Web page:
Finally, we reject Villareal's contention that the BIA incorrectly determined that he did not show sufficient rehabilitation, because it failed to consider (1) documents allegedly showing that he was enrolled in a junior college and that he was leasing property in the United States in connection with his automobile salvage business, and (2) the testimony of his brother that Villareal has a strong, loving relationship with his family.
The record shows that the BIA considered that Villareal has a close, loving relationship with his family. The BIA also considered Villareal's investment in an auto wrecking business as proof of his industriousness. These factors demonstrate family ties and employment history, not rehabilitation. Prior to his deportation hearing, Villareal's counsel sent him a letter requesting that he bring certain documents to the immigration proceeding to demonstrate rehabilitation including:
A letter from your parole or probation officer attesting to your performance on parole or probation and discussing your rehabilitation....
If you have done anything to benefit the community such as helping at the Boys Club or donating blood to the Red Cross--I need letters or documents to prove your charity work.
Villareal did not provide counsel with these documents. The record reveals the following colloquy:
THE COURT: Now, Mr. Siddell, tell me. Do you have any further documentation of the 212(c)?
MR. SIDDELL: No, Your Honor, I don't. In spite of my letter to the respondent/applicant, the only information that he's brought today which I don't think is very appropriate is he's brought a series of documents which show he's enrolled in a junior college and that he's leasing some property here in the United States, but I intend to cover those by way of testimony rather than documentary evidence.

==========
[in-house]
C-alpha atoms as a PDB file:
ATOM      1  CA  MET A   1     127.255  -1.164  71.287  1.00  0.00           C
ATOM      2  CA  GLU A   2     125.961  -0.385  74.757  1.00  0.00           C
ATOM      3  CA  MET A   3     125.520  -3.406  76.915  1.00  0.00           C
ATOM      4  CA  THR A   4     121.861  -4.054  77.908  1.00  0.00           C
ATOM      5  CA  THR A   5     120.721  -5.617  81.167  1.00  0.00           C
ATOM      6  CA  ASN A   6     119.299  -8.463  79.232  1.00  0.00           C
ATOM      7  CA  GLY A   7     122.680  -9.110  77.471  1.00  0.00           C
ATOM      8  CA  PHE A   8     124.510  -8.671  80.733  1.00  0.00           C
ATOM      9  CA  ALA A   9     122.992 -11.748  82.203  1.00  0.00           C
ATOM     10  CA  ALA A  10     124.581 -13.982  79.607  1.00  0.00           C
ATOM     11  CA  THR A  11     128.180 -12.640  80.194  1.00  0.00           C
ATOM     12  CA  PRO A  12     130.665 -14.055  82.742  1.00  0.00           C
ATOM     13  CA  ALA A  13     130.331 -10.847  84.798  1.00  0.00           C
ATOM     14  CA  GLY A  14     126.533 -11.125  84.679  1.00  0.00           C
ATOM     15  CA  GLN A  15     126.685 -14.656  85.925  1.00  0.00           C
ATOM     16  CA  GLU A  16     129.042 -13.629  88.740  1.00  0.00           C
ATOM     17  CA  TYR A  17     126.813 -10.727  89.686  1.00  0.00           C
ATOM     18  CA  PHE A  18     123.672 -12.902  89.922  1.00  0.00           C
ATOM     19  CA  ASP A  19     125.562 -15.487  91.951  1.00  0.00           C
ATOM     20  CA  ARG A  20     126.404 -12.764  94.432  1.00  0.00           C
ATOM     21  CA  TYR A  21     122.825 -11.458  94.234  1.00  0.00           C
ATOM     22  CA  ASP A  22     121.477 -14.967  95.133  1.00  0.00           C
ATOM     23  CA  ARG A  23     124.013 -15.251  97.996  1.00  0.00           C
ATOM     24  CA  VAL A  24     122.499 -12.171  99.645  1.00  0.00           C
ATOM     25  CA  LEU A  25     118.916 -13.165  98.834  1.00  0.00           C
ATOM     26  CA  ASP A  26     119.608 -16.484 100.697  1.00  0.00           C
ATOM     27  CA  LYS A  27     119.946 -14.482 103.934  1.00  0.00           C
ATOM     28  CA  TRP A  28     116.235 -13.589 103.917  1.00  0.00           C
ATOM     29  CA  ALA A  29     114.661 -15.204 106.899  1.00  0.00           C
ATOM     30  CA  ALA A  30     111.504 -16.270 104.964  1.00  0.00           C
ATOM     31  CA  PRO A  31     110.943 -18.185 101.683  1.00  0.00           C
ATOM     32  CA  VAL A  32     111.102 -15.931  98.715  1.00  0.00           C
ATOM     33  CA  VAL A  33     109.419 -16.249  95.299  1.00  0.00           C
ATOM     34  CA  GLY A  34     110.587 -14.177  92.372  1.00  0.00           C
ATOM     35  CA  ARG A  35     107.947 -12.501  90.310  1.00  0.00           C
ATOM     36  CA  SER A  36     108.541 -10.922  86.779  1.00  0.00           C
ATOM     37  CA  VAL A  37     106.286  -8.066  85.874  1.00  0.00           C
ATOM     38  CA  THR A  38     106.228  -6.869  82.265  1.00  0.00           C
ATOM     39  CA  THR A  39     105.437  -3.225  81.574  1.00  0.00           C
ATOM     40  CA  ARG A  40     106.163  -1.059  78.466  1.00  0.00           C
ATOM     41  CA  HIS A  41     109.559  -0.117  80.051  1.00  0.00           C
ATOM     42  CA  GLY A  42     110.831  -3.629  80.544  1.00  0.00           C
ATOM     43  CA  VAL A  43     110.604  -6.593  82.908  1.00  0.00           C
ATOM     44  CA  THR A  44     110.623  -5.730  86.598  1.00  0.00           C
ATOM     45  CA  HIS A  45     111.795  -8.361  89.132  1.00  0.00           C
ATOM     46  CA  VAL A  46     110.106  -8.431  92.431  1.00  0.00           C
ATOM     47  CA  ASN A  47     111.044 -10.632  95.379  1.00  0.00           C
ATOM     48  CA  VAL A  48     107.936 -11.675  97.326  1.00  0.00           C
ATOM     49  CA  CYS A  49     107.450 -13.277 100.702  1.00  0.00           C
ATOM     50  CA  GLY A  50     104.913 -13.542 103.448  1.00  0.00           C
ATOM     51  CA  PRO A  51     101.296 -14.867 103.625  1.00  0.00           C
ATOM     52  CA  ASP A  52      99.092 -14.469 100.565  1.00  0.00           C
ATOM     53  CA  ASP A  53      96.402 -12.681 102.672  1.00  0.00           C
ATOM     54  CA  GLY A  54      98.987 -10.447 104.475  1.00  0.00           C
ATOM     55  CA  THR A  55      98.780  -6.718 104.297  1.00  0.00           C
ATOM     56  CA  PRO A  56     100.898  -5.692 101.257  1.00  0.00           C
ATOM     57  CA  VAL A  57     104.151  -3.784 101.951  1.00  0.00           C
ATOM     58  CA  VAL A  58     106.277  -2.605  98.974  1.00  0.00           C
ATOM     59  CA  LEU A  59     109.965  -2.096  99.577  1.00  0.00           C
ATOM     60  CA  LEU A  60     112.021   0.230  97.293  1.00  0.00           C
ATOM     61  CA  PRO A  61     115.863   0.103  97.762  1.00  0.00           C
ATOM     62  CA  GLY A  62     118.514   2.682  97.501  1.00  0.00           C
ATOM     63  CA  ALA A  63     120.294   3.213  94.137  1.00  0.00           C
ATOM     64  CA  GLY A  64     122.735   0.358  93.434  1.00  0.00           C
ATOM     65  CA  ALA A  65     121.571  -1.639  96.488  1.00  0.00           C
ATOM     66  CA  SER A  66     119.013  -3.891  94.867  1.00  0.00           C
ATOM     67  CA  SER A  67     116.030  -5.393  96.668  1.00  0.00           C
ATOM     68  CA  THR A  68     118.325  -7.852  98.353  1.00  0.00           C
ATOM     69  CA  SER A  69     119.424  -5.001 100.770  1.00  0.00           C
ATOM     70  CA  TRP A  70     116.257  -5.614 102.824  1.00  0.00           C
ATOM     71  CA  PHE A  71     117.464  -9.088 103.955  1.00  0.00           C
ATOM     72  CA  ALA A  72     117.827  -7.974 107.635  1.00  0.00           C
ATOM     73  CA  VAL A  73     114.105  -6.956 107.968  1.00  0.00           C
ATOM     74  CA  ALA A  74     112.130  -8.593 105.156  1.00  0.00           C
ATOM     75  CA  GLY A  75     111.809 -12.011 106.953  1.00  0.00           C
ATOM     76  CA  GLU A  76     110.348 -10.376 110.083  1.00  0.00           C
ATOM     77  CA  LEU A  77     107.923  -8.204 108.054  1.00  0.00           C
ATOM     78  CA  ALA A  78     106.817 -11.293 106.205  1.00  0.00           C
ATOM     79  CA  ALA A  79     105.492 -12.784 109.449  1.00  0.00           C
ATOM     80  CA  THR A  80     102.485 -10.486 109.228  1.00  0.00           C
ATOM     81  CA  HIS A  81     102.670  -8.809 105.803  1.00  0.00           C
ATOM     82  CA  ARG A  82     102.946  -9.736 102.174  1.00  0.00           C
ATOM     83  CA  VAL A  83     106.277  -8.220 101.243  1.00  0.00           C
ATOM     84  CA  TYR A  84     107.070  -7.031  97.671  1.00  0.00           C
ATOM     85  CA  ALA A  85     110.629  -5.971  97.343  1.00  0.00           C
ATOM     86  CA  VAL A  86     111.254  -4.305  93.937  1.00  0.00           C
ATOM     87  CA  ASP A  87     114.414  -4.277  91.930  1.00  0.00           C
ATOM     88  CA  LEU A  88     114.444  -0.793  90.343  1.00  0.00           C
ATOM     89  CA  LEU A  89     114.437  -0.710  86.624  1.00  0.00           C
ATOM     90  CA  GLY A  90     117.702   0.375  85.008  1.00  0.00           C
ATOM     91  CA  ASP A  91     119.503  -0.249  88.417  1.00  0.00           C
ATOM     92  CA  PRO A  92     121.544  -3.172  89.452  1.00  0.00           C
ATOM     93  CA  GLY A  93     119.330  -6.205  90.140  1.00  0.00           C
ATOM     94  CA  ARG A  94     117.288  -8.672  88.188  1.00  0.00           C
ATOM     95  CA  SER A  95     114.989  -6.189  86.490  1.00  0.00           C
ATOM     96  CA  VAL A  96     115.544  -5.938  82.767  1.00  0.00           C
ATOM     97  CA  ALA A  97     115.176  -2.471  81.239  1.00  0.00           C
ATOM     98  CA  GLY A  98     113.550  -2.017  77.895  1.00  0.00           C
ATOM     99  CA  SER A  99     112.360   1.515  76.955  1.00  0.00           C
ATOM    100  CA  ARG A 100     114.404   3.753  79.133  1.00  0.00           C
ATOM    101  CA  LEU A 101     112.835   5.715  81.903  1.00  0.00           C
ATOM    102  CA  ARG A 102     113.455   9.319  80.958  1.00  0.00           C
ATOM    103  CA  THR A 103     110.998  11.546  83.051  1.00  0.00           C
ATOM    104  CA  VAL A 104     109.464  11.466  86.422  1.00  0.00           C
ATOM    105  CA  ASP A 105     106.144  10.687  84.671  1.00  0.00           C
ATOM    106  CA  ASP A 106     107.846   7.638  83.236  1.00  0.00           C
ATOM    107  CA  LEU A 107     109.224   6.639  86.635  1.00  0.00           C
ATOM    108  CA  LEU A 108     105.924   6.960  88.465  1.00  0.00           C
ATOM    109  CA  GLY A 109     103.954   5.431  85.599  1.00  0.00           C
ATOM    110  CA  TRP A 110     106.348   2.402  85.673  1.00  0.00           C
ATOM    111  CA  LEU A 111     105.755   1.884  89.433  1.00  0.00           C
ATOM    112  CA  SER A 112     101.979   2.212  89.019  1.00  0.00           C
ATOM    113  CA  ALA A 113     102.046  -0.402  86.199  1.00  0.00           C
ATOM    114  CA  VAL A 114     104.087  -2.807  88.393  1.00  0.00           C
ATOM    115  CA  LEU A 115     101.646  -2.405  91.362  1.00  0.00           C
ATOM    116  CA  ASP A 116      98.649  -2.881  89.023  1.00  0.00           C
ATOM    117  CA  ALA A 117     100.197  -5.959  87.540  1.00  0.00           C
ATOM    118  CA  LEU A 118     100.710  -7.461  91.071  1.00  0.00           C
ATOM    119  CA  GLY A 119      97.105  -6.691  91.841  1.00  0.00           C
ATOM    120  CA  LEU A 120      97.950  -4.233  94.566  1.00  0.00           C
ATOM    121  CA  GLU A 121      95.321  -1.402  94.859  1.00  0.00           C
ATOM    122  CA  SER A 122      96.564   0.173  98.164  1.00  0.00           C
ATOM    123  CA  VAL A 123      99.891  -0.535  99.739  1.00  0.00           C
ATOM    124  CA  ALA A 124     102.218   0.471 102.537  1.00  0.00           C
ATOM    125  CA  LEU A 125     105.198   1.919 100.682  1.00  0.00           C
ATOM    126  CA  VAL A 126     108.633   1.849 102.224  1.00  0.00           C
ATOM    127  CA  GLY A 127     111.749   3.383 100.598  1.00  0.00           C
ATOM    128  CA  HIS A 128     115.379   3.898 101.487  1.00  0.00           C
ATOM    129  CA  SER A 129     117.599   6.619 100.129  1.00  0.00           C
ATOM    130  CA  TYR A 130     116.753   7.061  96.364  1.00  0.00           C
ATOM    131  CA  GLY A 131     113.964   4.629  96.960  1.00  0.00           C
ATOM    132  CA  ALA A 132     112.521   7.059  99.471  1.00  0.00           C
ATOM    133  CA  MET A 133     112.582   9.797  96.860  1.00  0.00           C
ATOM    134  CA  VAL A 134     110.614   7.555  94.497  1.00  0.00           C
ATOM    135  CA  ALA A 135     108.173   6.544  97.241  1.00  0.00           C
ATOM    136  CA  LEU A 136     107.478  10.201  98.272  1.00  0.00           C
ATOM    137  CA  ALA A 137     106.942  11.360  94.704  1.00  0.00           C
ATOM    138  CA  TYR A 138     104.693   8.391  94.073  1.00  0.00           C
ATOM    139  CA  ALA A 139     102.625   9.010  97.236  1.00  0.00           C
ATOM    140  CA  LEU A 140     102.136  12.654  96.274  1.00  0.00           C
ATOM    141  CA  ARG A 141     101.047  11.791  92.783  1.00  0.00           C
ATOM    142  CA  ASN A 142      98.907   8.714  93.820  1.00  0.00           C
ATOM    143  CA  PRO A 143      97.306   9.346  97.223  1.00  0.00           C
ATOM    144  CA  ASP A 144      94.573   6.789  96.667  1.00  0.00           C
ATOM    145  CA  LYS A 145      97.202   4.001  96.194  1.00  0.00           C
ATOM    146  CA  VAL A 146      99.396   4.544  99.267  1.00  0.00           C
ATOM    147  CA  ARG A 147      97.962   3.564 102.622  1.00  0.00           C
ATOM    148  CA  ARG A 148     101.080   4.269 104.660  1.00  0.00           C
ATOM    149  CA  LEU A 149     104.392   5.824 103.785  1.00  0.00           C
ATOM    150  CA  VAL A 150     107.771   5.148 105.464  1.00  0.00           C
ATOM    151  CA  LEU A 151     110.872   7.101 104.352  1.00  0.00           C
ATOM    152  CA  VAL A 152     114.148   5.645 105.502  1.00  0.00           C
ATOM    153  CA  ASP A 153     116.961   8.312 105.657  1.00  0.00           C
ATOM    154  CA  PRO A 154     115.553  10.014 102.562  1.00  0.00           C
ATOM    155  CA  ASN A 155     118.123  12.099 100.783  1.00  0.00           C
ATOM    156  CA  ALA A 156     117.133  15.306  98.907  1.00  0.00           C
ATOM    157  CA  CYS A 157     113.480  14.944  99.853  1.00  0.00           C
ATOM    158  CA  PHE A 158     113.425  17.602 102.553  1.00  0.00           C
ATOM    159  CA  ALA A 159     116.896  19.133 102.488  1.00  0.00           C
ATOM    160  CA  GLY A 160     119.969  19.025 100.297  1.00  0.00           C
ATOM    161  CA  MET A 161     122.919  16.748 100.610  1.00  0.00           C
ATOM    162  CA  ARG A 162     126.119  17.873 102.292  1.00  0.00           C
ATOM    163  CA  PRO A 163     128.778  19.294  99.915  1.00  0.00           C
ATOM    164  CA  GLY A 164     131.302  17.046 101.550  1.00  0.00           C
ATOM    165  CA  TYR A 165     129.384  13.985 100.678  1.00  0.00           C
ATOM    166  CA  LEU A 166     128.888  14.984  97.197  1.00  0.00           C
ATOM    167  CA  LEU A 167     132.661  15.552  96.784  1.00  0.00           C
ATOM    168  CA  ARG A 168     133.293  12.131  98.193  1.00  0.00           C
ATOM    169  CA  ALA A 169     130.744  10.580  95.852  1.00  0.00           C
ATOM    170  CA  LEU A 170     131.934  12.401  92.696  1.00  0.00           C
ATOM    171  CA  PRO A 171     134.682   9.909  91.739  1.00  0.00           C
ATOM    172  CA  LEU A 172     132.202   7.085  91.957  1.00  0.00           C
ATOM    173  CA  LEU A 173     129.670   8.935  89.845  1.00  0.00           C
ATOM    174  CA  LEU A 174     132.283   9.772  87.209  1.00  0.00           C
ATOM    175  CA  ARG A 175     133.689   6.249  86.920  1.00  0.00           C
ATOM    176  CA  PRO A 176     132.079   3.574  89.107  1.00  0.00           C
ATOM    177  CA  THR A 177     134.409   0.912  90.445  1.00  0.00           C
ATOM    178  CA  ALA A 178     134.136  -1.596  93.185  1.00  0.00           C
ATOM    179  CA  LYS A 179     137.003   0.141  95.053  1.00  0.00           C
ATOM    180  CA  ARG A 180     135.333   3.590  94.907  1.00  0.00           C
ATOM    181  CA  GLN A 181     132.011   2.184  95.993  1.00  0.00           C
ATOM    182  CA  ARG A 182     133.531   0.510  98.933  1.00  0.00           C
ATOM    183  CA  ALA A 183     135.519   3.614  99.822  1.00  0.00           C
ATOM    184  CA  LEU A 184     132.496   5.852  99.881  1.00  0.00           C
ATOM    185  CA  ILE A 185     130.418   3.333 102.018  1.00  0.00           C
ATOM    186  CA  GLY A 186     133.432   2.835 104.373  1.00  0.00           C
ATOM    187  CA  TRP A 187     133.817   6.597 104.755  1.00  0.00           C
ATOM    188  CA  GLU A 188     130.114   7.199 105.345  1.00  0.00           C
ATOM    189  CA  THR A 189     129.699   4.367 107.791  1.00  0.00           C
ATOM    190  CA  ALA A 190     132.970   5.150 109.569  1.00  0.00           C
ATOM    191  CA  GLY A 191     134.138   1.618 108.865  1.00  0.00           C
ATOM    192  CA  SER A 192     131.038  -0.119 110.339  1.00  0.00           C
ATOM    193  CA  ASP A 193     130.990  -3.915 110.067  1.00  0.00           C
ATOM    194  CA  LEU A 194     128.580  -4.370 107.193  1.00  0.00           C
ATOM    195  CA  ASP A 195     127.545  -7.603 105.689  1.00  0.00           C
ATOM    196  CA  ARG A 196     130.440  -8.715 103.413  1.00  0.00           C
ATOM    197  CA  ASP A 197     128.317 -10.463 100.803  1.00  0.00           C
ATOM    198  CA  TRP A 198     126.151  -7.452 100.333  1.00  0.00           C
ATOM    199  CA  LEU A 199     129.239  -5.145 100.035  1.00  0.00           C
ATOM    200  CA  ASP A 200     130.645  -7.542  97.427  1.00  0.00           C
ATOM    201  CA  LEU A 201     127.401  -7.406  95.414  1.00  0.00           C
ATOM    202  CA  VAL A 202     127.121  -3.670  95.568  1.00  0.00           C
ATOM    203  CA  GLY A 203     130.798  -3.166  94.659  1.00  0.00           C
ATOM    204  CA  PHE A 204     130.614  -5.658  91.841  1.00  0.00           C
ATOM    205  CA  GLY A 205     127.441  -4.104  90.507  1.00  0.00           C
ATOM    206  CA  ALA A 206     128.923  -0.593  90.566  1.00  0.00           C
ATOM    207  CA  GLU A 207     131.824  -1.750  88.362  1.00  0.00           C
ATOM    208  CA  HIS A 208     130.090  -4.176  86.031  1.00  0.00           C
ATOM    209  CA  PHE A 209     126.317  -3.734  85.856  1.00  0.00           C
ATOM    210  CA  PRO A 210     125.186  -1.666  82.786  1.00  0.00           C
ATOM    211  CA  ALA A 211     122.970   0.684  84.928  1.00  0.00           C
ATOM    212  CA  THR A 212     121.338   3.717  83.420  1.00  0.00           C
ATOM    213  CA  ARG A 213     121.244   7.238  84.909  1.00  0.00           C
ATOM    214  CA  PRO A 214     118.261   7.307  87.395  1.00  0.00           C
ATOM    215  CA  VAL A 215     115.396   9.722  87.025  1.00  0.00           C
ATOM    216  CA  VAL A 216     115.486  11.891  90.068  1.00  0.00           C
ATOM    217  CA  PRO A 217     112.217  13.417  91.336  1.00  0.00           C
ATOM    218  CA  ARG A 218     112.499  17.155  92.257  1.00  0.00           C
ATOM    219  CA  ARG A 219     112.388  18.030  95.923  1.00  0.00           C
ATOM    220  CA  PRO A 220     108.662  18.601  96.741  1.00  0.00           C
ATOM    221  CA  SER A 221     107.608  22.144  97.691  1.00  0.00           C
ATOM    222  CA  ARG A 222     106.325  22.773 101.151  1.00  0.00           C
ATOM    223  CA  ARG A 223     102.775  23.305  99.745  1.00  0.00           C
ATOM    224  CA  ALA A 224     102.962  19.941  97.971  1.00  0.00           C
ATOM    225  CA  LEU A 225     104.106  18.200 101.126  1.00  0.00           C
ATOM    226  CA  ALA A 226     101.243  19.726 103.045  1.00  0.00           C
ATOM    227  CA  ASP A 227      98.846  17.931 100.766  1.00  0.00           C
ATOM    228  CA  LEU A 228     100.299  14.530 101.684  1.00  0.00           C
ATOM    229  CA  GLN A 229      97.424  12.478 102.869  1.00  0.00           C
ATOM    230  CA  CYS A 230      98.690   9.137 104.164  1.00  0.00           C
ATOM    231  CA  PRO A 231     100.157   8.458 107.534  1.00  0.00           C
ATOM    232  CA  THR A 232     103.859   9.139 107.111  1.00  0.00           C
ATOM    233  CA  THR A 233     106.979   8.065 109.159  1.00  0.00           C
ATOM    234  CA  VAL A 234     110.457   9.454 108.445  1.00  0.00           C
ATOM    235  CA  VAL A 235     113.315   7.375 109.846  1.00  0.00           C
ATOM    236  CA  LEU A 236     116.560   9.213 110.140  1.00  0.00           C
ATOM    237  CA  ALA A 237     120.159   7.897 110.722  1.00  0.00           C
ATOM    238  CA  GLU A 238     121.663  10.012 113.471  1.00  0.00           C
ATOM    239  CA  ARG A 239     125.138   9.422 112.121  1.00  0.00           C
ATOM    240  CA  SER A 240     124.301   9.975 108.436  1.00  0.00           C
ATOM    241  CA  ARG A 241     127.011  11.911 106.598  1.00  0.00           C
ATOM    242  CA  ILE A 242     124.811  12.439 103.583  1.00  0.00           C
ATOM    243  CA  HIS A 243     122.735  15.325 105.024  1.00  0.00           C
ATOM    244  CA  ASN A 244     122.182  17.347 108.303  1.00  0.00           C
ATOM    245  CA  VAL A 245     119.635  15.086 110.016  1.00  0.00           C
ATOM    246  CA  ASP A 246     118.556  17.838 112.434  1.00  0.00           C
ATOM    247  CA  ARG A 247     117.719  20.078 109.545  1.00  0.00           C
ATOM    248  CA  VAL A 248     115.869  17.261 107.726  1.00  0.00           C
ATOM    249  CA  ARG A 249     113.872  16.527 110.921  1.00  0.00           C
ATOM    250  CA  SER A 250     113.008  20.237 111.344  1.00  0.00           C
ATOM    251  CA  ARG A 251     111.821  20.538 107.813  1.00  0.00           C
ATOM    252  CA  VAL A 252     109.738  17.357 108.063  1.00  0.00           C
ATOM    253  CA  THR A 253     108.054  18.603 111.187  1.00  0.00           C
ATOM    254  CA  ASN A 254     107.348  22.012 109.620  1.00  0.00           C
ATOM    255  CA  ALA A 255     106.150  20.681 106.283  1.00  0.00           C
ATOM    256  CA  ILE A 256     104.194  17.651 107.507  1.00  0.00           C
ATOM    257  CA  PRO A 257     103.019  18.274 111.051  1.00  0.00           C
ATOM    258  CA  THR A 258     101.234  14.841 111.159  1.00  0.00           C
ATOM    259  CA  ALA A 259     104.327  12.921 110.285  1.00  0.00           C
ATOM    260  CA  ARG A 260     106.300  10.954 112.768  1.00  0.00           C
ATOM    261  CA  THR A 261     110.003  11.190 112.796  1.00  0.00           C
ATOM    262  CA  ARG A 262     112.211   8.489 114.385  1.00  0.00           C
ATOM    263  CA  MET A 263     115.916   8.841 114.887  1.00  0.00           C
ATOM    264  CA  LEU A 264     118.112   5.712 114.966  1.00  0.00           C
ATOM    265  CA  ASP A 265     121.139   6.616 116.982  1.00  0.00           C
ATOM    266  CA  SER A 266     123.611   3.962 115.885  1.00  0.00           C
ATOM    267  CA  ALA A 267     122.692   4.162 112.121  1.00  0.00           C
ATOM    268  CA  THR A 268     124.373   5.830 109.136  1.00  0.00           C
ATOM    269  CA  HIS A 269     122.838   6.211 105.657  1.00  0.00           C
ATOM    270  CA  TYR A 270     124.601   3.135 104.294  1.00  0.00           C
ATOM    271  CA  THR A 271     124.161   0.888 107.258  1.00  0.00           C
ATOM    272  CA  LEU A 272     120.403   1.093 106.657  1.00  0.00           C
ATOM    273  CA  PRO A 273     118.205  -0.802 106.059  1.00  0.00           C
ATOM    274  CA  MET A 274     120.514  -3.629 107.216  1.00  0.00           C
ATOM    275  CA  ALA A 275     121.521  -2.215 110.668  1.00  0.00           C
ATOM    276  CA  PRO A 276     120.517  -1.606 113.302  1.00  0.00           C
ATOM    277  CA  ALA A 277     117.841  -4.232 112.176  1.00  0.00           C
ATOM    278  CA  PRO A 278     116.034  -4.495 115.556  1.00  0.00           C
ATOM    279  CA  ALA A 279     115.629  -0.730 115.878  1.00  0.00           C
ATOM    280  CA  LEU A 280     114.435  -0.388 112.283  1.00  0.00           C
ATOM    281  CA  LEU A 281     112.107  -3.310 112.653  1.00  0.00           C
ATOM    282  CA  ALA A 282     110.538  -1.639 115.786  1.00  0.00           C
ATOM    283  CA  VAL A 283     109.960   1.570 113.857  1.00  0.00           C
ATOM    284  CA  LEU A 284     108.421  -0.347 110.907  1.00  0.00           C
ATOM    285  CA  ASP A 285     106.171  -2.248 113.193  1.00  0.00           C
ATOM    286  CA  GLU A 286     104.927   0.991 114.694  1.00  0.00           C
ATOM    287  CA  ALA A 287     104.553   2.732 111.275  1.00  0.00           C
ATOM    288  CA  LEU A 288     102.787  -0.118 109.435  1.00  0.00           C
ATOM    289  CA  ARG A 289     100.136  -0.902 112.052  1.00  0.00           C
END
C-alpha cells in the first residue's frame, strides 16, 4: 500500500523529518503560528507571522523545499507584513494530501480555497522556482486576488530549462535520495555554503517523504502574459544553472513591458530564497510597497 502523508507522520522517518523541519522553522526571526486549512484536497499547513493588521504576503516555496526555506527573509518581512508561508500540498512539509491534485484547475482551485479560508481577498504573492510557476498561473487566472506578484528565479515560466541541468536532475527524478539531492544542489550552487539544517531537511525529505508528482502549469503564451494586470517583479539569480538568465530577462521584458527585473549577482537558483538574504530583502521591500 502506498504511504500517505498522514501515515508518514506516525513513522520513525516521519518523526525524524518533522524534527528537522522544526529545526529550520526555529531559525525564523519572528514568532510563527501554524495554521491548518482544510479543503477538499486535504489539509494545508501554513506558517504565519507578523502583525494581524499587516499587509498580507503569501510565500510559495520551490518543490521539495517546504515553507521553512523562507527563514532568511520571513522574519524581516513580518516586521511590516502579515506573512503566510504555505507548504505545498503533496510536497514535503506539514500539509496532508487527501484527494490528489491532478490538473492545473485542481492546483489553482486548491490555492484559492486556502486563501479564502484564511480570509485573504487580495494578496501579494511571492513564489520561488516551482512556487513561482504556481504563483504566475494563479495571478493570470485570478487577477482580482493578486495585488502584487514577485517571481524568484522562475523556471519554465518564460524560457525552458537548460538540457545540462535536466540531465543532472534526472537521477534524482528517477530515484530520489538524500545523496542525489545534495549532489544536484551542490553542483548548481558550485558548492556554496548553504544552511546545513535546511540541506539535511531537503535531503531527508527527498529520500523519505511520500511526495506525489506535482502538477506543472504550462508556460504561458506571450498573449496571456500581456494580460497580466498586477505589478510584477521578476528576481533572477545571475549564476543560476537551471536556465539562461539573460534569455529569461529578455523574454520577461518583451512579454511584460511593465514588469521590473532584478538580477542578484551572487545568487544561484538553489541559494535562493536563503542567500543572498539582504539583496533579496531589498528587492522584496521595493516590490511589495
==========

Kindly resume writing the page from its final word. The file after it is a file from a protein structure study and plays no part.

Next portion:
THE COURT: You are going to present the 212(c) issue then by examining the client?
MR. SIDDELL: Yes, Your Honor, that's my intention.
Because Villareal denied responsibility for his conspiracy conviction and failed to demonstrate rehabilitation in his testimony, the BIA did not abuse its discretion in affirming the denial of Villareal's application for discretionary relief.
The panel unanimously finds this case suitable for submission on the record and briefs and without oral argument pursuant to Fed. R. App. P. 34(a), 9th Cir.Rule 34-4
This disposition is not appropriate for publication and may not be cited to or by the courts of this circuit except as provided by 9th Cir.R. 36-3
Section 241(a) (11), as in effect at the time deportation proceedings against Villareal were commenced, authorized the Attorney General to deport an alien convicted of an offense involving a controlled substance. It provided that:
Any alien in the United States ... shall, upon order of the Attorney General, be deported who--
11) is, or hereafter at any time after entry has been, a narcotic drug addict, or who at any time has been convicted of a violation of, or conspiracy to violate, any law or regulation of a State, the United States, or a foreign country relating to a controlled substance (as defined in section 802 of Title 21).
8 U.S.C. § 1251(a) (11). This section was renumbered and slightly modified in 1990. Pub. L. 101-649, § 602(a), 104 Stat. 4978, 5077. The amended version is not applicable to the proceedings against Villareal. See id. § 602(d), 104 Stat. at 5082.
Section 212(c) reads in relevant part:
Aliens lawfully admitted for permanent residence who temporarily proceeded abroad voluntarily and not under any order of deportation, and who are returning to a lawful unrelinquished domicile of seven consecutive years, may be admitted in the discretion of the Attorney General without regard to [certain provisions of the Act].
8 U.S.C. § 1182(c).
This provision has been held to apply to deportation proceedings as well as exclusion proceedings, whether or not the permanent resident has ever left the United States. Ayala-Chavez v. INS, 944 F.2d 638, 640 n. 2 (9th Cir. 1991); Tapia-Acuna v. INS, 640 F.2d 223, 224-25 (9th Cir. 1981).